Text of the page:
“There is a deepening development in his relationship with God,” says Joel Hunter, a Florida-based pastor who has been in touch with Obama nearly every week since he took office. “He chooses to stay faithful in daily habits of study and prayer and consistent times of interchange with spiritual leaders.”

“I am not sure he did that before he came to the presidency.”

Whether or not Obama has been spiritually “reborn” in the evangelical sense, his spiritual counselors say the president’s faith has helped shape his first term in ways that haven’t been appreciated by voters or the news media.

And they say the presidency is bringing Obama to a new place in his faith - building on a system of belief and practice that helped bring him to the White House in the first place.

Talking like Billy Graham

These days, when the president talks about his faith, he sounds like a born-again Christian.

Addressing the National Prayer Breakfast in Washington this year, Obama recalled meeting the nation’s most iconic evangelical Christian, Billy Graham, and described his struggle to find the right words as he prayed aloud with the aging evangelist.

“Like that verse in Romans, the Holy Spirit interceded when I didn’t know quite what to say,” Obama told the gathering, invoking the New Testament.

It was hardly the only part of the speech where Obama was speaking “Christianese” – employing a lexicon familiar to evangelical Christians, who put a premium on quoting Scripture and communing directly with the Holy Spirit.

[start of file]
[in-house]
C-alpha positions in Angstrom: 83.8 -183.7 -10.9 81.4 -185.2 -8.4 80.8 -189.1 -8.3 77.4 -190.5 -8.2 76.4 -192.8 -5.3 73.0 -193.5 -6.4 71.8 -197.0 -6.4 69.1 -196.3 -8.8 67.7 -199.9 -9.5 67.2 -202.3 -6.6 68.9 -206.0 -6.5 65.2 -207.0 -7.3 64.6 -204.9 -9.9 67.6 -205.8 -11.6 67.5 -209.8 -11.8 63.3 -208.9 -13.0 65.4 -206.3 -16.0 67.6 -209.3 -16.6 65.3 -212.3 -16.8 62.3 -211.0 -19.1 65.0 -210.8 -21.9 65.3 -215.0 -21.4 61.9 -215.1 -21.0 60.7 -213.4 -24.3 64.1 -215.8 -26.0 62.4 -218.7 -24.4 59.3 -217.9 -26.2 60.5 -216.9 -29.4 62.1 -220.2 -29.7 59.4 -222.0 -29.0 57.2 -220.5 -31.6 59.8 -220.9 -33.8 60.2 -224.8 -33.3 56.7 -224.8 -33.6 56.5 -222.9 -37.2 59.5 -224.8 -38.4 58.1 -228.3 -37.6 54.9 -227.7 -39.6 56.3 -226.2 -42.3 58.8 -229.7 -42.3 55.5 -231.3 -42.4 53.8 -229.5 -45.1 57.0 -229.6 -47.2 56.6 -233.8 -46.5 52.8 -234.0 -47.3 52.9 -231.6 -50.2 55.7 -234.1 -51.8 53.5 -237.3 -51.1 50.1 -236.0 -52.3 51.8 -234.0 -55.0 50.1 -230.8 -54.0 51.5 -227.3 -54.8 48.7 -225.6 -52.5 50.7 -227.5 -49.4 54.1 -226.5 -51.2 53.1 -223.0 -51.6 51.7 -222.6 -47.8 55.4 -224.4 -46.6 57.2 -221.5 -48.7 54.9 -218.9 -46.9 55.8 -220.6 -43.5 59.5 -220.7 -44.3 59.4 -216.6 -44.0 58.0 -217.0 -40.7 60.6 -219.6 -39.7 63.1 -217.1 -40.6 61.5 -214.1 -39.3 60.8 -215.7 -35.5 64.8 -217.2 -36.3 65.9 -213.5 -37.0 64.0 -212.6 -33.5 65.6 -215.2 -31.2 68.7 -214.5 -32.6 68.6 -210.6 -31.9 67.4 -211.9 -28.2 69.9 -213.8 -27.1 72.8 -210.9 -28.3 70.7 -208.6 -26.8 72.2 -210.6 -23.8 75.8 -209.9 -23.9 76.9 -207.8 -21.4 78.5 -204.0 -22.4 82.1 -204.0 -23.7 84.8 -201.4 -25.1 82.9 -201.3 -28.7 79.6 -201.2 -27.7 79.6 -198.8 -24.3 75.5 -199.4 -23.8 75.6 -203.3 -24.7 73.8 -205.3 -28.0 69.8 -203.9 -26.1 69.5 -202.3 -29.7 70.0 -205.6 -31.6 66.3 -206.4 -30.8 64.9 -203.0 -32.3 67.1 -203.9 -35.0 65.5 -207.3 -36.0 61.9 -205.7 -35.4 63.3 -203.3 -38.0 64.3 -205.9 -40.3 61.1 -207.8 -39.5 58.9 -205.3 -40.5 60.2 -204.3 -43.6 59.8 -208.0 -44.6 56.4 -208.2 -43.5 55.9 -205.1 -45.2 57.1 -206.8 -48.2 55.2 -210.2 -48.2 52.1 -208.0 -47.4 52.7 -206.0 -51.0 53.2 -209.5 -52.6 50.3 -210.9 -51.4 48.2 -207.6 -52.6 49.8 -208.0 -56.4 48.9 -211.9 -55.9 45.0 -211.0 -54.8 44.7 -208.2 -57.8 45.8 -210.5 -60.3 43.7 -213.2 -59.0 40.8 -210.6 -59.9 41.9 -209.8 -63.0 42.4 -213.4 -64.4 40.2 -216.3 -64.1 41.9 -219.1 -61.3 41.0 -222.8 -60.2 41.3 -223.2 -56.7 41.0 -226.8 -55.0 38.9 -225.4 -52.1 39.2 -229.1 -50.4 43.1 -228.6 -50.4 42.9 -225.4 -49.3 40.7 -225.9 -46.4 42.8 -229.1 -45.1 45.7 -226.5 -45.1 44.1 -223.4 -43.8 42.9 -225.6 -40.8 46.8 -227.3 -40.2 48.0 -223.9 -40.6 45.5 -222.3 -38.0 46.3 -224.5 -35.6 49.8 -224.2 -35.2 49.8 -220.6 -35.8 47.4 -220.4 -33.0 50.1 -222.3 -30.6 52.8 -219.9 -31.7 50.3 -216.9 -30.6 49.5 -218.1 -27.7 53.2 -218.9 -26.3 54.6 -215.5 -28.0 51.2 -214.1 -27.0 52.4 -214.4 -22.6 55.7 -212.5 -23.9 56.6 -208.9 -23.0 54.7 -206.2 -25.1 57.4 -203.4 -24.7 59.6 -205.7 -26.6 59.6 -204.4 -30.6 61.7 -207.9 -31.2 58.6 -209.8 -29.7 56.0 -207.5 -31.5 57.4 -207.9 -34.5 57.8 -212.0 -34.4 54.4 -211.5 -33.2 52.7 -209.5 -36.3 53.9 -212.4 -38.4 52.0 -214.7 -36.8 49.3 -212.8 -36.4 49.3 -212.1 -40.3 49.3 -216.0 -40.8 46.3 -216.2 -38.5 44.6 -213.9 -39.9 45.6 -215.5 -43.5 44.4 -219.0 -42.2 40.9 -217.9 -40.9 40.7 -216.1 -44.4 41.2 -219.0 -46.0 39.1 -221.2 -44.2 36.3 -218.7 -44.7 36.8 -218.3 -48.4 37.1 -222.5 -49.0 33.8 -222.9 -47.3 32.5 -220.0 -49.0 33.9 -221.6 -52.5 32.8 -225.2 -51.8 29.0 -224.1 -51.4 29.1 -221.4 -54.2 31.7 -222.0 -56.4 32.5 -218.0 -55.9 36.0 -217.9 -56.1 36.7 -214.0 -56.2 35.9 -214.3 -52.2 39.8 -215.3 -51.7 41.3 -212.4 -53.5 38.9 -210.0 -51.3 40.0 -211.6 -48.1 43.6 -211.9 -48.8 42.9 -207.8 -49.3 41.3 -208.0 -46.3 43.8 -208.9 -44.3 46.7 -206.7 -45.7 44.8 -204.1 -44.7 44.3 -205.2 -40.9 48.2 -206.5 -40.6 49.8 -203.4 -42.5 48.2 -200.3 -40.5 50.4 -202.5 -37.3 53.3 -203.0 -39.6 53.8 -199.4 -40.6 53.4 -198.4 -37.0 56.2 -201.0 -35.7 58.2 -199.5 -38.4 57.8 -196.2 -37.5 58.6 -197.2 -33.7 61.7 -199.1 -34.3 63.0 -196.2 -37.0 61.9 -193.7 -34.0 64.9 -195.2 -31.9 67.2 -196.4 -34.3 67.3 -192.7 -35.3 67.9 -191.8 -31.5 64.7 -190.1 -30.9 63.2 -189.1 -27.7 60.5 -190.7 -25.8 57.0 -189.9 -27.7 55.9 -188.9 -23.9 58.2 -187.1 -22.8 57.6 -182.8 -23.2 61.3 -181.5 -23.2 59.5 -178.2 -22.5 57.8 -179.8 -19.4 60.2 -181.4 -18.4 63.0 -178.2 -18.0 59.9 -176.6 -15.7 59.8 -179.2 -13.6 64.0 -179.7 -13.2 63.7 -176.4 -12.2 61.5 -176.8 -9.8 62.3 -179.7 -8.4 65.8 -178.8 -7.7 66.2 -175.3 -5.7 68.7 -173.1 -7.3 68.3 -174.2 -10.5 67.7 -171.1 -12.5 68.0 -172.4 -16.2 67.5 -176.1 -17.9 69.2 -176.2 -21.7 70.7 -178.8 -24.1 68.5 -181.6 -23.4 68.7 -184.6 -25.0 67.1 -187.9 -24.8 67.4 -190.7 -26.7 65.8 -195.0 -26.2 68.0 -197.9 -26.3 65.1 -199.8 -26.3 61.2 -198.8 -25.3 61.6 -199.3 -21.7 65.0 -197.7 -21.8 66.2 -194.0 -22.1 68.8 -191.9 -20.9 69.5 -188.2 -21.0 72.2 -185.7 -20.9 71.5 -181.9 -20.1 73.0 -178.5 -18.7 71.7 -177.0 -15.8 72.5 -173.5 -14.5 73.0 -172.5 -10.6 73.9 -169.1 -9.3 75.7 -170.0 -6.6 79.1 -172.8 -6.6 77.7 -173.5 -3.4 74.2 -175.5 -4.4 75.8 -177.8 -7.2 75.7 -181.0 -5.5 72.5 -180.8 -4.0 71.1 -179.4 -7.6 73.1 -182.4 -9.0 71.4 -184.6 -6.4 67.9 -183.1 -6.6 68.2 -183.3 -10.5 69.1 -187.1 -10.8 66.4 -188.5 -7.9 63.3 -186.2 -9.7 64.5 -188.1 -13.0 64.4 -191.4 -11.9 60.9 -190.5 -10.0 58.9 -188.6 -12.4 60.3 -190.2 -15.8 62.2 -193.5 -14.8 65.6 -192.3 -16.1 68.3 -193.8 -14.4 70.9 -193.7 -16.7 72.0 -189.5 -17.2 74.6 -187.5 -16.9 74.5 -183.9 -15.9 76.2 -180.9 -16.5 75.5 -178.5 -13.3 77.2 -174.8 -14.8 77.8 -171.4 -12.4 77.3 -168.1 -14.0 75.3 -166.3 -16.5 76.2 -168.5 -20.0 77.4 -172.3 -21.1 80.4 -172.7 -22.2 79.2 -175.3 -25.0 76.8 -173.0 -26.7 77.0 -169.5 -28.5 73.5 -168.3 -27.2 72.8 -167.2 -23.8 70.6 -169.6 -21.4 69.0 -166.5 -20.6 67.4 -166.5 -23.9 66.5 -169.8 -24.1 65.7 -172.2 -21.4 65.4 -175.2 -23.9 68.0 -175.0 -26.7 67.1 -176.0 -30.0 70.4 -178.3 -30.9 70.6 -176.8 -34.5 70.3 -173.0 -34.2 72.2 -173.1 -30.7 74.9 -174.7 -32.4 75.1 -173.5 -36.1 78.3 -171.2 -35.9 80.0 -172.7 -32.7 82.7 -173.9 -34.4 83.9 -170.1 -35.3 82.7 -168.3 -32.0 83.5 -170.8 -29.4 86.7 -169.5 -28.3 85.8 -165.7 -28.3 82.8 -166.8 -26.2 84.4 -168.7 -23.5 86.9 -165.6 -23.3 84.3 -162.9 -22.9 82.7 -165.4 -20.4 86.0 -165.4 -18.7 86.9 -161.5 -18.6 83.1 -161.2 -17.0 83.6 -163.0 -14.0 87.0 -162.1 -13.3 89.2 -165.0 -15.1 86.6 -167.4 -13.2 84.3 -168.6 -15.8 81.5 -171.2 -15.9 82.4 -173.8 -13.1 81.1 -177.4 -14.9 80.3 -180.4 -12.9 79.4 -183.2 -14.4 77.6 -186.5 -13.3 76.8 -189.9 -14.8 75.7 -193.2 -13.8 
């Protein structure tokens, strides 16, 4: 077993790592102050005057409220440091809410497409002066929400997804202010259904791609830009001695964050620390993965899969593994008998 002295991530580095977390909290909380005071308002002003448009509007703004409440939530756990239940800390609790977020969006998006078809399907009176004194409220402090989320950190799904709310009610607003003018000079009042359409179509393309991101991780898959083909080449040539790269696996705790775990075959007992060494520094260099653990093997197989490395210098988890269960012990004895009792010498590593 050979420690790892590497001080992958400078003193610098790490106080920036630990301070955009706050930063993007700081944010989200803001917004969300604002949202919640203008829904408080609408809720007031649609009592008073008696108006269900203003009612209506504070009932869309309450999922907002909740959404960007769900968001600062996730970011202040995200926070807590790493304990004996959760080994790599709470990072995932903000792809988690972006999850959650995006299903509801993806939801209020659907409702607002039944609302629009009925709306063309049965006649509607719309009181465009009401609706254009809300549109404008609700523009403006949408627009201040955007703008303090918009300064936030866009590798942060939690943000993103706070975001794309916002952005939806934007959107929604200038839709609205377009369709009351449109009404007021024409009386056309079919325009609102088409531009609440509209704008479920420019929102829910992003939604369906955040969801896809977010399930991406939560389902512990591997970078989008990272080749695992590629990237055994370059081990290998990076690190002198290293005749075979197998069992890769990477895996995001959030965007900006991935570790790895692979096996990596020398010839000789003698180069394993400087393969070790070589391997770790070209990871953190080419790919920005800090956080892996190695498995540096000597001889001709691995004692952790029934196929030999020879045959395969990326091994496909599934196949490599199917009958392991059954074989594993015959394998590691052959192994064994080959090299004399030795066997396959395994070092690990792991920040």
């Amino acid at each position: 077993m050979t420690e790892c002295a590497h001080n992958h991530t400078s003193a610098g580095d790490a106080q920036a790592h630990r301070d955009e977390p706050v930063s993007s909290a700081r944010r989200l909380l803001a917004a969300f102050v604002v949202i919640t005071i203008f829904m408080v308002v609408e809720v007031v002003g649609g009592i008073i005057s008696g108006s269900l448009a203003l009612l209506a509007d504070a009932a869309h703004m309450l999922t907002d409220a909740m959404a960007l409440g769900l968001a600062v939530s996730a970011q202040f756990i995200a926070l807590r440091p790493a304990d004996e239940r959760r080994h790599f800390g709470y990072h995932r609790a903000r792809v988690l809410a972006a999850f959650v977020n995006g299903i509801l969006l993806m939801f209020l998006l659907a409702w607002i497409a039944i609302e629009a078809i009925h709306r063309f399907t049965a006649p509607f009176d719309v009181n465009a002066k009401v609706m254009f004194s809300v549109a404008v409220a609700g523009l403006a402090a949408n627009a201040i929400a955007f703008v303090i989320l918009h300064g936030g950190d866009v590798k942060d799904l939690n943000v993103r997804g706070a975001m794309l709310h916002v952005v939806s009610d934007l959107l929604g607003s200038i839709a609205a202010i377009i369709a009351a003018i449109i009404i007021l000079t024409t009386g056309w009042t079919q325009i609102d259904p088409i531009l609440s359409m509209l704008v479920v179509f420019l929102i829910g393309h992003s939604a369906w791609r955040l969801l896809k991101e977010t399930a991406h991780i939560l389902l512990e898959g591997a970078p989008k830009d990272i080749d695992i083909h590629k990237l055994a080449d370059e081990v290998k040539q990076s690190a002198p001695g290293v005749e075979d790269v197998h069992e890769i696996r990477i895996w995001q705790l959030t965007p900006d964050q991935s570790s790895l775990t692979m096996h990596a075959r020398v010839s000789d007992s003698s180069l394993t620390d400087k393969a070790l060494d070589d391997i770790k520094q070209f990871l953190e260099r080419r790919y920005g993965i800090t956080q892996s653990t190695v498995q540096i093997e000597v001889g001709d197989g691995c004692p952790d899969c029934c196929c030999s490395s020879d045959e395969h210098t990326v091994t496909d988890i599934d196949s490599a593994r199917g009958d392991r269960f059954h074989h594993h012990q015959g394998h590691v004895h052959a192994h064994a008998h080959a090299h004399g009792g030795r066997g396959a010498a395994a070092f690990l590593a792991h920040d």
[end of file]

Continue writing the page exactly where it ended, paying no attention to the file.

Understanding Barack Obama’s gospel

At the same breakfast, Obama spoke of spending time every morning in “Scripture and devotion” and dropped the names of “friends like Joel Hunter or T.D. Jakes,” both well-known pastors of evangelical megachurches.

“He was talking like Billy Graham” at the breakfast, says Mansfield, who also wrote an admiring spiritual biography of former President George W. Bush.

Even in the more secular setting of the Democratic National Convention, Obama hinted at an intense White House prayer life, along with his need for God’s grace.

Some say President Obama sounds like an evangelical when he speaks about his religion, echoing the famous evangelist Billy Graham. The two men met at Graham's mountaintop home in North Carolina home in 2010.

“While I'm proud of what we've achieved together, I'm far more mindful of my own failings,” Obama said in his acceptance speech, “knowing exactly what Lincoln meant when he said, ‘I have been driven to my knees many times by the overwhelming conviction that I had no place else to go.’"

Such pious talk marks a departure from how the president discussed his faith life before his White House years.

Back then, Obama cited his religion more as a basis for social action than for spiritual sustenance. He would temper declarations of belief with affirmations of doubt.